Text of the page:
April 08, 2008


The AP helpfully provides some quotes from this year's Pulitzer winners. See if you can guess which one is from the poet.

Is it A:
"I am beside myself with joy."
Or B:
"It's very gratifying."
Or C:
"It's exciting for me."
Or, perhaps, D:
"Everyone is expert on one subject and failure seems to be mine. I was born into it. My father went bankrupt when I was eighteen and he died soon afterward out of [a] terrible sense of shame. And we lost everything, my mother and I."
Yup, it was the last one, Pulitzer-winning poet Philip Schultz, speaking just hours after the announcement was made.

The AP also released this photo of Schultz, who won the prize for his book Failure:

I tell you, it is the sign of a truly great poet that he can win the Pulitzer and still be totally angst-ridden.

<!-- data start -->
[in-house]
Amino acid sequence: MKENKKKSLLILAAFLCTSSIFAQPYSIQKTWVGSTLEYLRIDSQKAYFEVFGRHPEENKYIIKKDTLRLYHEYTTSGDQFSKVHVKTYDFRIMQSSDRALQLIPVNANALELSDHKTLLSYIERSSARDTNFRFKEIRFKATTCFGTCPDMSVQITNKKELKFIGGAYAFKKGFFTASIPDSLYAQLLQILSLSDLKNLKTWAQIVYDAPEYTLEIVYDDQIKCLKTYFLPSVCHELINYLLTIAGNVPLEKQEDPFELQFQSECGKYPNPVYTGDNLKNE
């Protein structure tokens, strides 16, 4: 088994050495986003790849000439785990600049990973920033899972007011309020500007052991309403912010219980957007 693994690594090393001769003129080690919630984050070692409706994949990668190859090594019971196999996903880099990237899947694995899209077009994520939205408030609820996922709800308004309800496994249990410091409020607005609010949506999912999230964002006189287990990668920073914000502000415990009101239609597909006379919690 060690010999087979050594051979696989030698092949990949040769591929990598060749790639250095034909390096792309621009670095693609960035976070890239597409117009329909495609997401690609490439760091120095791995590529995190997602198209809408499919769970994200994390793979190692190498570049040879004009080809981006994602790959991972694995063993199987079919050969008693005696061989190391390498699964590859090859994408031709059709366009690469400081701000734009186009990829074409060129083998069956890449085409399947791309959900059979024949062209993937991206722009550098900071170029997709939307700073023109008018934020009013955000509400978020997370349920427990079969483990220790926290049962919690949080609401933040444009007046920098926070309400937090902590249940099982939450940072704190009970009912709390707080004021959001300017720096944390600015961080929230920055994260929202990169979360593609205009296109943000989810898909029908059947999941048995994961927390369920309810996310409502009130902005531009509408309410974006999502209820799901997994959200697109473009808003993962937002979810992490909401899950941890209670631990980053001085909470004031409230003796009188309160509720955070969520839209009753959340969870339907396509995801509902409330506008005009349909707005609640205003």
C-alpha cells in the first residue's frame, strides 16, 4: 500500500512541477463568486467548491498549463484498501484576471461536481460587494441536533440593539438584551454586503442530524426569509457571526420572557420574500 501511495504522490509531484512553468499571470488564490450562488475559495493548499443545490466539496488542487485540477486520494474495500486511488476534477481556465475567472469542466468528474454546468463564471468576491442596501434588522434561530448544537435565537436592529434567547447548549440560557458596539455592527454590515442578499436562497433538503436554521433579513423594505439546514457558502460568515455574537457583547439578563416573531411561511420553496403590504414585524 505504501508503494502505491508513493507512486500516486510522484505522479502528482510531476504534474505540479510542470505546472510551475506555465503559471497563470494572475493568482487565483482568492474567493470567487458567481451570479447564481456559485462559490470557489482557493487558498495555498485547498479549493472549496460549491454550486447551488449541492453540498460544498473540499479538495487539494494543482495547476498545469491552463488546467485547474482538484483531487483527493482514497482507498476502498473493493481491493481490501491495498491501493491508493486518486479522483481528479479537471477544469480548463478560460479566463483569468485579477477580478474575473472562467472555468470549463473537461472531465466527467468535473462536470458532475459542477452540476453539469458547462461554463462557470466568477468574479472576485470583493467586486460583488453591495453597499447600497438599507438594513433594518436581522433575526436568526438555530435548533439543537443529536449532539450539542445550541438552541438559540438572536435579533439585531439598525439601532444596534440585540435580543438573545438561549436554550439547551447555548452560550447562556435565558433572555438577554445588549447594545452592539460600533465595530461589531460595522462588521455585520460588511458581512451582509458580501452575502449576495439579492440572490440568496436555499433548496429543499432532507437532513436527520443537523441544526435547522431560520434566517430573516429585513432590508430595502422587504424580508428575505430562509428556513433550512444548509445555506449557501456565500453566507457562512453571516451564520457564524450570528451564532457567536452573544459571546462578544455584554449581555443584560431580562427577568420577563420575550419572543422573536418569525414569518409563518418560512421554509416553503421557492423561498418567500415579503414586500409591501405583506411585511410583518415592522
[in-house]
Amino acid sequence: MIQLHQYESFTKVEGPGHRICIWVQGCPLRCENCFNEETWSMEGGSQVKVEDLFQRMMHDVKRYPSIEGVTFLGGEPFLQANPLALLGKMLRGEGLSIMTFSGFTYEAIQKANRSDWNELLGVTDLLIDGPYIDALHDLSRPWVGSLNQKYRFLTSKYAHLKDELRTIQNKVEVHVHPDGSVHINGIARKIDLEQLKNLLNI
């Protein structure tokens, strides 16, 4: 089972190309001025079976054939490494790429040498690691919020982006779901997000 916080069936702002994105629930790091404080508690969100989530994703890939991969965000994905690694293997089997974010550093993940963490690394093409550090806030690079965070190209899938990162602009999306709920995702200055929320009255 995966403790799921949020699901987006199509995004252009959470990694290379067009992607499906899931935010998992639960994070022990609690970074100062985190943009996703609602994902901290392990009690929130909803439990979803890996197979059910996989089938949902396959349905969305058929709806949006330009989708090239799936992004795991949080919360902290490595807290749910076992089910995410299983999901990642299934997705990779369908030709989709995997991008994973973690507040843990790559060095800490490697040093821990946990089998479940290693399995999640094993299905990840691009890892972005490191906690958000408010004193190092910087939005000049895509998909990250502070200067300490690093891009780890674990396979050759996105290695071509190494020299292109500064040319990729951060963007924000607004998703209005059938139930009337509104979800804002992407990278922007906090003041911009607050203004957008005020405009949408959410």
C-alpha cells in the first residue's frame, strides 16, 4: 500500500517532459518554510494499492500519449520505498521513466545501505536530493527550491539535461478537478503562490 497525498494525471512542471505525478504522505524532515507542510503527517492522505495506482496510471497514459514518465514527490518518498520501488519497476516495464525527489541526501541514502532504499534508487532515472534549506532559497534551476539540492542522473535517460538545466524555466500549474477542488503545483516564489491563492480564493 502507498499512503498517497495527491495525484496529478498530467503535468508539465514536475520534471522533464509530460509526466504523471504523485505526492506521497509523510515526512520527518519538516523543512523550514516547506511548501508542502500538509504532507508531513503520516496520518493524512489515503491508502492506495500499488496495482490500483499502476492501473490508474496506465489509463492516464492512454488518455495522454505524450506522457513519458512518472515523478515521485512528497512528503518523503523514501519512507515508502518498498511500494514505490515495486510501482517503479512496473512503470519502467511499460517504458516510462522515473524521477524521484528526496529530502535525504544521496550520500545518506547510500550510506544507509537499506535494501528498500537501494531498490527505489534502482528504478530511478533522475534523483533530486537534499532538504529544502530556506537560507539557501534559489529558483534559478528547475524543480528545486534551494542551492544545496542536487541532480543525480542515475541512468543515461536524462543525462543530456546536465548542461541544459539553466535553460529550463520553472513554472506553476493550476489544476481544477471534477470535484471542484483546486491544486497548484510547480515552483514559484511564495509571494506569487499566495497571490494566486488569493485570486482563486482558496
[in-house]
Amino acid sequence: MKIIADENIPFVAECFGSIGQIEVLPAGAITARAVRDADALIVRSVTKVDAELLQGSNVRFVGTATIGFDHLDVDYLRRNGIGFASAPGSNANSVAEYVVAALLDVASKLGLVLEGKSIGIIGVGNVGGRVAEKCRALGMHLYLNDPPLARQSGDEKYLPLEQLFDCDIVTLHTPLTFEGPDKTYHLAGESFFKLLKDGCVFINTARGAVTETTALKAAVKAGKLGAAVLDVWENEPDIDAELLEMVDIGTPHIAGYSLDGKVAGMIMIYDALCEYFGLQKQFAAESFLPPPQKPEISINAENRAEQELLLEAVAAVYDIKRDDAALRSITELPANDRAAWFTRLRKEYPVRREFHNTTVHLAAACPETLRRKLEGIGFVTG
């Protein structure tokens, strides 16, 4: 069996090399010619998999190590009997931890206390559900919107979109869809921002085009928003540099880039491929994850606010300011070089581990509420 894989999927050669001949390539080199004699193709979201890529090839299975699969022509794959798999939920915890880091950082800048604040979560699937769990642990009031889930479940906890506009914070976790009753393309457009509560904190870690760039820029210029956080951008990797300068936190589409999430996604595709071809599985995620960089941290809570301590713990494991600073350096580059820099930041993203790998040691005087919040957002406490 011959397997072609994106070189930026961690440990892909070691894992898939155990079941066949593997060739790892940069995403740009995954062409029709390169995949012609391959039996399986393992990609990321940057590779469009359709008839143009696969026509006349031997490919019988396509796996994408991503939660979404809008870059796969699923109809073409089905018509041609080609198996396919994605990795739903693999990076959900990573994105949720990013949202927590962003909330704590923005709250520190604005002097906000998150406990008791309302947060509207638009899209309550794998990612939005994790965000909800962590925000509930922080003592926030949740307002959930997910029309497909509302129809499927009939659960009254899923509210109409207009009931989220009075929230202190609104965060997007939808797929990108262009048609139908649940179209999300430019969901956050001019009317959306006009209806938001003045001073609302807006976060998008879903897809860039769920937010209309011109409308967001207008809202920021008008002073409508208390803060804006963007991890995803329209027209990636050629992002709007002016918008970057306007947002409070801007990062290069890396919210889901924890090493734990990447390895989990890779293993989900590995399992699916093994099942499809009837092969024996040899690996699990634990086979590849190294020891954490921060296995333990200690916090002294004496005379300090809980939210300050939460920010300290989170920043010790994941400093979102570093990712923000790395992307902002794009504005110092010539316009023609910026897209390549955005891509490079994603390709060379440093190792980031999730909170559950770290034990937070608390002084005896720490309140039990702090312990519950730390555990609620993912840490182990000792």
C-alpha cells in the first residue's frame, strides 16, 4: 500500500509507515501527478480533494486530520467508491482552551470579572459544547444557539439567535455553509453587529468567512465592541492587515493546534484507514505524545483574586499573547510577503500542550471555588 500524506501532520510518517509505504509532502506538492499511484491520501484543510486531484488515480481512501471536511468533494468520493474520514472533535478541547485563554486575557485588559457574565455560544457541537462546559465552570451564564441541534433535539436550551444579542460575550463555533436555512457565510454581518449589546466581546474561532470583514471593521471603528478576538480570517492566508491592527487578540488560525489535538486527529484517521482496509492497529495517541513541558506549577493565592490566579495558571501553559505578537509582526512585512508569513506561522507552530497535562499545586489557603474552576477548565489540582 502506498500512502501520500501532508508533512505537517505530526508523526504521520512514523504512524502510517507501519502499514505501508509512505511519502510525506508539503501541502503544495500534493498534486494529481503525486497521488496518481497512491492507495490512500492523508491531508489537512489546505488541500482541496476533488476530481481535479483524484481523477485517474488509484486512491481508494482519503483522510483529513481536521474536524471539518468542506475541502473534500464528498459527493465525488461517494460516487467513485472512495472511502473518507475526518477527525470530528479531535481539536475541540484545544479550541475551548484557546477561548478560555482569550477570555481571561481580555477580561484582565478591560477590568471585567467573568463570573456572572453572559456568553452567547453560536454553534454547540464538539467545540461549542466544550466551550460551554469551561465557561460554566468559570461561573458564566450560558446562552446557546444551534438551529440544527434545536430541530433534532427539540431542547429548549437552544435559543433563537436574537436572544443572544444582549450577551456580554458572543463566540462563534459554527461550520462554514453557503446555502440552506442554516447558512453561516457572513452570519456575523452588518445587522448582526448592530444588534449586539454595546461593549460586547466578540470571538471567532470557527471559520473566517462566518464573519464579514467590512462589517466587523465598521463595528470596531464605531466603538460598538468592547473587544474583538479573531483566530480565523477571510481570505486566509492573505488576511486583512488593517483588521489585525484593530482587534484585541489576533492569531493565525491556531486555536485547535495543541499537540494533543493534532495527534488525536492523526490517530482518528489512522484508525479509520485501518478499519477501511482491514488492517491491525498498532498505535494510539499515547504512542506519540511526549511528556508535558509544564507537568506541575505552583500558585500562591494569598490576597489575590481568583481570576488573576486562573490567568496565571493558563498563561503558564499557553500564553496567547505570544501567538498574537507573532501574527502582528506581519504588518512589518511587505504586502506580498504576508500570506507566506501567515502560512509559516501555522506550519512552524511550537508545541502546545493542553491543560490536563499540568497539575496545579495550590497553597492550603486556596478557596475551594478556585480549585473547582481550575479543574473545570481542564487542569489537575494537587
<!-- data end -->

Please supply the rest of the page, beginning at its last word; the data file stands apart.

April 07, 2008

I Don't Want to Put You Out, But...

I'm sorry, perhaps I'm being a little cynical, but can I explain how ridiculous I find the Olympic torch relay?

Take a look at the route it takes. The freaking thing is better-travelled than most people! What a kick in the teeth! Here we all are trying to be good to the environment (and criticising the Olympic hosts on a daily basis, I might add, for spewing greenhouse gases), and some lantern gets to swagger around the globe leaving a bigger carbon footprint than most U2 tours!